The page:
IT is indicative of the parlous state of local government funding that many residents will being paying even more for a much diminished service when they receive their next council tax bill.
Even in those areas of Yorkshire where the increase could be an eyewatering 5.99 per cent – virtually double the rate of inflation – this will not be sufficient to offset further cuts to key public services.
And, while buck-passing Ministers will claim this is a matter for the councils concerned, the Government cannot afford to stay in denial about the controversy and how cuts could impact upon society’s most vulnerable.
After all, a large part of the current crisis stems from sustained reductions in Whitehall grants, the implementation the National Living Wage and the social care needs of an ageing population ignored for far too long.
Yet, while many town halls do not help themselves by paying excessive salaries to senior executives who are unable to provide strong leadership or take decisions, it is not easy to plan for the future, and long-term, when there’s so little certainty, or clarity, from the Government about future funding levels.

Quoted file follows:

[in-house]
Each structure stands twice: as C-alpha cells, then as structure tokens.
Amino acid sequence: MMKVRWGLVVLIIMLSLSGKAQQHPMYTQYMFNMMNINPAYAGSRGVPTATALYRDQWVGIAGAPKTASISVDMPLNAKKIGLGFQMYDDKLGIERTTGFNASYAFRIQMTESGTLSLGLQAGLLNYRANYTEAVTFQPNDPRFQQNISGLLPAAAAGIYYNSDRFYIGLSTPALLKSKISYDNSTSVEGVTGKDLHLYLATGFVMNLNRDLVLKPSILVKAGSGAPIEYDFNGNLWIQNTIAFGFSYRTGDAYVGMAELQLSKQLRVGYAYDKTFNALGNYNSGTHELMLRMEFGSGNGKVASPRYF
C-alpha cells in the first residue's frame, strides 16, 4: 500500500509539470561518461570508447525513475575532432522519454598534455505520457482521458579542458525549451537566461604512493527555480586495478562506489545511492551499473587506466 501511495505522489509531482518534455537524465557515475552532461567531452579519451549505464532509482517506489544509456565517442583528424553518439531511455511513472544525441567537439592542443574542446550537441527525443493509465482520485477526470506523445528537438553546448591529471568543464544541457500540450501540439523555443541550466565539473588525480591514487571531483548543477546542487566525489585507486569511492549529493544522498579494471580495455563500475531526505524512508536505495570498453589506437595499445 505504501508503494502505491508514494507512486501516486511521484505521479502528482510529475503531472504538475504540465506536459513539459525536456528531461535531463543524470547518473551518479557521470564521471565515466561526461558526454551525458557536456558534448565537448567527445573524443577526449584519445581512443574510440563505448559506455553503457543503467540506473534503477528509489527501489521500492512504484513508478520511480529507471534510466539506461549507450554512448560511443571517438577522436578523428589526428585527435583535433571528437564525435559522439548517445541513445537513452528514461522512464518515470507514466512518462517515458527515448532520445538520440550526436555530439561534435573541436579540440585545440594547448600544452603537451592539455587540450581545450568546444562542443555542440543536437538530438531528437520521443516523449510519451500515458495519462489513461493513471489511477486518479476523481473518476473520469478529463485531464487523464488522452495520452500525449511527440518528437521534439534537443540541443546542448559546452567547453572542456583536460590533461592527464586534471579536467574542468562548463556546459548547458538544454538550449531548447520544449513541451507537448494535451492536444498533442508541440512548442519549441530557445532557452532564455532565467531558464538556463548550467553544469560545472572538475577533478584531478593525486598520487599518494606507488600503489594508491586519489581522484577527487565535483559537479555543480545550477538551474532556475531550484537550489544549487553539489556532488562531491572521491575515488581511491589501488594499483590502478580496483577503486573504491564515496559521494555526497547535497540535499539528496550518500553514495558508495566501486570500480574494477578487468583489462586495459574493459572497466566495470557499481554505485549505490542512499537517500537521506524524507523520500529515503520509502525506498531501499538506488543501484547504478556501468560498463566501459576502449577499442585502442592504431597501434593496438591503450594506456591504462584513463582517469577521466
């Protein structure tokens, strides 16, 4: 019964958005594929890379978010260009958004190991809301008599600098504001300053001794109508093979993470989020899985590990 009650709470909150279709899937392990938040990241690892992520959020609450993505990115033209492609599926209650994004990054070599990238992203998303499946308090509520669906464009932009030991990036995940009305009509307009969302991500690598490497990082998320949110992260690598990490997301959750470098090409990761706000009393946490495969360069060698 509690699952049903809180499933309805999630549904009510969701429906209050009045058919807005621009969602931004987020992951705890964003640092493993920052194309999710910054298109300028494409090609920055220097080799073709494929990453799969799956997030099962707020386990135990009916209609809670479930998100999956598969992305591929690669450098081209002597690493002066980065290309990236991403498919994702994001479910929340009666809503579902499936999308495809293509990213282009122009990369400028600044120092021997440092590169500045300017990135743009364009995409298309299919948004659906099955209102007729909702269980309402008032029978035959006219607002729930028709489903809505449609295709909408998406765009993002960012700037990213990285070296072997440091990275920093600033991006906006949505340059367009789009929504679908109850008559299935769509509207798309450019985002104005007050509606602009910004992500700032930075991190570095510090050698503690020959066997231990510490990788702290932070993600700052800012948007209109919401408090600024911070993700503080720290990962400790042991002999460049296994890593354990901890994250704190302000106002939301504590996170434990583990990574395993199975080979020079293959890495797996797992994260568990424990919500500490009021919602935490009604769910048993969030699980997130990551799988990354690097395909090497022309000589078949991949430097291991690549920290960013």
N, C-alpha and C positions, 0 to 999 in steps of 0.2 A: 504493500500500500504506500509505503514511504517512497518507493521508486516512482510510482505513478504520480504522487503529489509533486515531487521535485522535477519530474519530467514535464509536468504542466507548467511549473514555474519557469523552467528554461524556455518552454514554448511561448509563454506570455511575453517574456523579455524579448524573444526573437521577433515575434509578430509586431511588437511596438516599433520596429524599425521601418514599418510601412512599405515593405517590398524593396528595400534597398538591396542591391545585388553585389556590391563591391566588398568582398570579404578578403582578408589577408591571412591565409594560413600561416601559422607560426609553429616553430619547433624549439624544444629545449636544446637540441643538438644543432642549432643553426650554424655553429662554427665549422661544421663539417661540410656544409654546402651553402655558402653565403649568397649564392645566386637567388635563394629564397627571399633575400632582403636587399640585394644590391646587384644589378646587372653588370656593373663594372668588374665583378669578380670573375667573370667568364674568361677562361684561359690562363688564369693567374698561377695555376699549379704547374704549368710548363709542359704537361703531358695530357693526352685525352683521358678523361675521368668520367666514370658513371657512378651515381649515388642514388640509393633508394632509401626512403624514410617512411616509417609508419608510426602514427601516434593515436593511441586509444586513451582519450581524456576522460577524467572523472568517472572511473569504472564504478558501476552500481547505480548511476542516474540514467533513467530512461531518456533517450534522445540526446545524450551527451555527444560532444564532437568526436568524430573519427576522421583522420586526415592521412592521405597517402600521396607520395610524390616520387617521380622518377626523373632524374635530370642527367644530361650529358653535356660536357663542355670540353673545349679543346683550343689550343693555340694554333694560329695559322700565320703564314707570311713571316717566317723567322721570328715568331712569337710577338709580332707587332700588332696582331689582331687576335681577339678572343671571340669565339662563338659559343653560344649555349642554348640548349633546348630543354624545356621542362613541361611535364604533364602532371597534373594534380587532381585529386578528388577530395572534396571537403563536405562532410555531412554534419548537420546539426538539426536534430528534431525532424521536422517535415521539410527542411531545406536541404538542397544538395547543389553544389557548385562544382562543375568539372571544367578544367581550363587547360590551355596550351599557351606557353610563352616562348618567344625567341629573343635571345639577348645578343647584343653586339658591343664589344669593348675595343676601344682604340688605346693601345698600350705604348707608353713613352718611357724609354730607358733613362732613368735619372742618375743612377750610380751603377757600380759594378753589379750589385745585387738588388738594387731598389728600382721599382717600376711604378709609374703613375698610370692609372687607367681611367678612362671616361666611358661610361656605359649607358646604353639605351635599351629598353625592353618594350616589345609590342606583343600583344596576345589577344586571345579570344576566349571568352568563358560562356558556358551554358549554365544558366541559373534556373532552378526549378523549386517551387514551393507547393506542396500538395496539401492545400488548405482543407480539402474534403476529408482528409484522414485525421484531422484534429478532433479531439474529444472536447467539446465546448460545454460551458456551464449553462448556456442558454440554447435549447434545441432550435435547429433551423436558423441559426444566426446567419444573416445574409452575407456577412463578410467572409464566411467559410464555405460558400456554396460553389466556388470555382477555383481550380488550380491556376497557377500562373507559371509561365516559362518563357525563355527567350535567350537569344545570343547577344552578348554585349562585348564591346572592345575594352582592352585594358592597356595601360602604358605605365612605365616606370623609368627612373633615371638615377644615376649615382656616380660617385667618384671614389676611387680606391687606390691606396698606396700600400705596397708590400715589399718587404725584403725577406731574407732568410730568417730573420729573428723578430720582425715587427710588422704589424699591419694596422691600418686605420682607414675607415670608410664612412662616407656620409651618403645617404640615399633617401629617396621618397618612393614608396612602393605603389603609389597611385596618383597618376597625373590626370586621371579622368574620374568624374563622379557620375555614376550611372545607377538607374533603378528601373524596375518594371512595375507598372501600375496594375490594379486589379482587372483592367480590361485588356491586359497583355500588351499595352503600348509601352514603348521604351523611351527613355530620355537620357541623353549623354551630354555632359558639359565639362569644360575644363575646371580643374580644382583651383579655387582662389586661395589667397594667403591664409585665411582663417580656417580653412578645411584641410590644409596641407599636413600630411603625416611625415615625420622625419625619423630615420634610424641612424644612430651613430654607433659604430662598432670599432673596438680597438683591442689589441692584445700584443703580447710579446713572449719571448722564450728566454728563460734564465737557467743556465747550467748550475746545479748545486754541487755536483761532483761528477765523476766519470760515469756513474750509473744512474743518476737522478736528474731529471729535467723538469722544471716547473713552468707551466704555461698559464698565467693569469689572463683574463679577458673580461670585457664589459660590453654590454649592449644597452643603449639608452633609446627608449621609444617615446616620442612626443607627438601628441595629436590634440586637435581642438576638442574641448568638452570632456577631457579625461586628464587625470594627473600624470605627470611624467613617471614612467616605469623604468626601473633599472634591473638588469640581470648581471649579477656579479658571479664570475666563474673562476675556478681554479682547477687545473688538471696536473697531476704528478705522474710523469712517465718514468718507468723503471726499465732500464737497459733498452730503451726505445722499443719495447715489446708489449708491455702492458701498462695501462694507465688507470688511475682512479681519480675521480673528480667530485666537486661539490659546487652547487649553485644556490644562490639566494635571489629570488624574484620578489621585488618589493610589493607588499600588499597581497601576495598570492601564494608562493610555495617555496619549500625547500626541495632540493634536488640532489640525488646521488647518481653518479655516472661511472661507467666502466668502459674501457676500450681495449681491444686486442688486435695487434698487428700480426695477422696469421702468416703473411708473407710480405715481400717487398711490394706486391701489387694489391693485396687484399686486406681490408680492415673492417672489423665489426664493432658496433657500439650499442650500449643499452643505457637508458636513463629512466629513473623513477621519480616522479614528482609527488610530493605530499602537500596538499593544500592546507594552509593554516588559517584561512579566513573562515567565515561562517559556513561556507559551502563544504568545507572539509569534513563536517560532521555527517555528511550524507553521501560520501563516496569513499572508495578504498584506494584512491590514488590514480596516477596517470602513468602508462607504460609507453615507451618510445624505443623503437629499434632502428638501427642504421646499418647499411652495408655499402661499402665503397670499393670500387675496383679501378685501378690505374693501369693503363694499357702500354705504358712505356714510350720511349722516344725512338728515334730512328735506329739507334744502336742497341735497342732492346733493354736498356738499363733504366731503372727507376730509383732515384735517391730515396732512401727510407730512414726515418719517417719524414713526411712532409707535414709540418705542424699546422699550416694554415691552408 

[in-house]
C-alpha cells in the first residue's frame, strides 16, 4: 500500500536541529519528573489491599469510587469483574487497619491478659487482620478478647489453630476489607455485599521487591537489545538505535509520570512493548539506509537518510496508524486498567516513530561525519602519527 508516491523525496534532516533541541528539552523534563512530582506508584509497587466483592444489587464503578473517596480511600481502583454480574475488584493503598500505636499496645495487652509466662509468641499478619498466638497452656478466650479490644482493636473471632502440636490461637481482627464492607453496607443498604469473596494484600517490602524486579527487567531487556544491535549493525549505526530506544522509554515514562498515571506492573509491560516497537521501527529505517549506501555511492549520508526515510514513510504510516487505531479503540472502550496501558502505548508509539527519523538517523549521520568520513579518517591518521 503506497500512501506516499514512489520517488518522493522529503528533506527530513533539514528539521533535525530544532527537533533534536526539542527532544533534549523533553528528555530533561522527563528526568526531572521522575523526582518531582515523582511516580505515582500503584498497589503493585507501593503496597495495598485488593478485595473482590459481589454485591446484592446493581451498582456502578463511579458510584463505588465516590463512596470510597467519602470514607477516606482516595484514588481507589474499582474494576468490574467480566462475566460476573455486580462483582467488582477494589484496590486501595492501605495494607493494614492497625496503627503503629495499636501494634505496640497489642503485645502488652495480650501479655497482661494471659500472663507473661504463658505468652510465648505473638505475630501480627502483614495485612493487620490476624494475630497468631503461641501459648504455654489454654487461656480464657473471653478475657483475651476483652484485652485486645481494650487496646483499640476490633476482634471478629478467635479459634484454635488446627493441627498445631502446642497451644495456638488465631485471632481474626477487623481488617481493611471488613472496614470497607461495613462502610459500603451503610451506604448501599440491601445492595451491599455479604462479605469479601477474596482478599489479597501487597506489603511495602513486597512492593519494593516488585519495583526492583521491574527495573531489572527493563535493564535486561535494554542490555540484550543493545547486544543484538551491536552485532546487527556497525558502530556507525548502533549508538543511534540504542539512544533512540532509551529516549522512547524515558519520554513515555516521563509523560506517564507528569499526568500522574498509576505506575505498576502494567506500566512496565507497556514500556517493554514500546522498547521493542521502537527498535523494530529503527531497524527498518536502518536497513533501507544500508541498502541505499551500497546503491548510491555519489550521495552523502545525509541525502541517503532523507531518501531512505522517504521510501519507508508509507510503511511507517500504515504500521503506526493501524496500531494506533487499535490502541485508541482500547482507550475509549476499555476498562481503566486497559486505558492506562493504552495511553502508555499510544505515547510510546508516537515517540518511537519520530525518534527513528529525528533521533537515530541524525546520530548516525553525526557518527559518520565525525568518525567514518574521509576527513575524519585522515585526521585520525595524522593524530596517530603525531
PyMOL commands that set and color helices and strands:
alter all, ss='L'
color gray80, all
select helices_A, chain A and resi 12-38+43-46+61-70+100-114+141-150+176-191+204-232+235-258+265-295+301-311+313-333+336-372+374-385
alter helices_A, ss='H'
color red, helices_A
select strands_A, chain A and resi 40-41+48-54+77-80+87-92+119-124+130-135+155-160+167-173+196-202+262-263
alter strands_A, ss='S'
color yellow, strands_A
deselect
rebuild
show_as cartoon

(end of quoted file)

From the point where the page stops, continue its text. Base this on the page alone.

However, while Ministers are right to challenge councils to do more with less, the plain fact of the matter is that the future of local government is intertwined with the finances of the equally cash-strapped National Health Service and these issues can’t, and won’t, be reconciled until a consensus is reached on how to meet the care needs of the elderly, frail and vulnerable.
Given the number of respected politicians from all parties who have been making the case for greater correlation between health and care services, Theresa May would have the country’s respect if she began this process. Not only is there a need for a national consensus, but taxpayers will want reassurances that their hard-earned money is being spent as intended and not going to waste.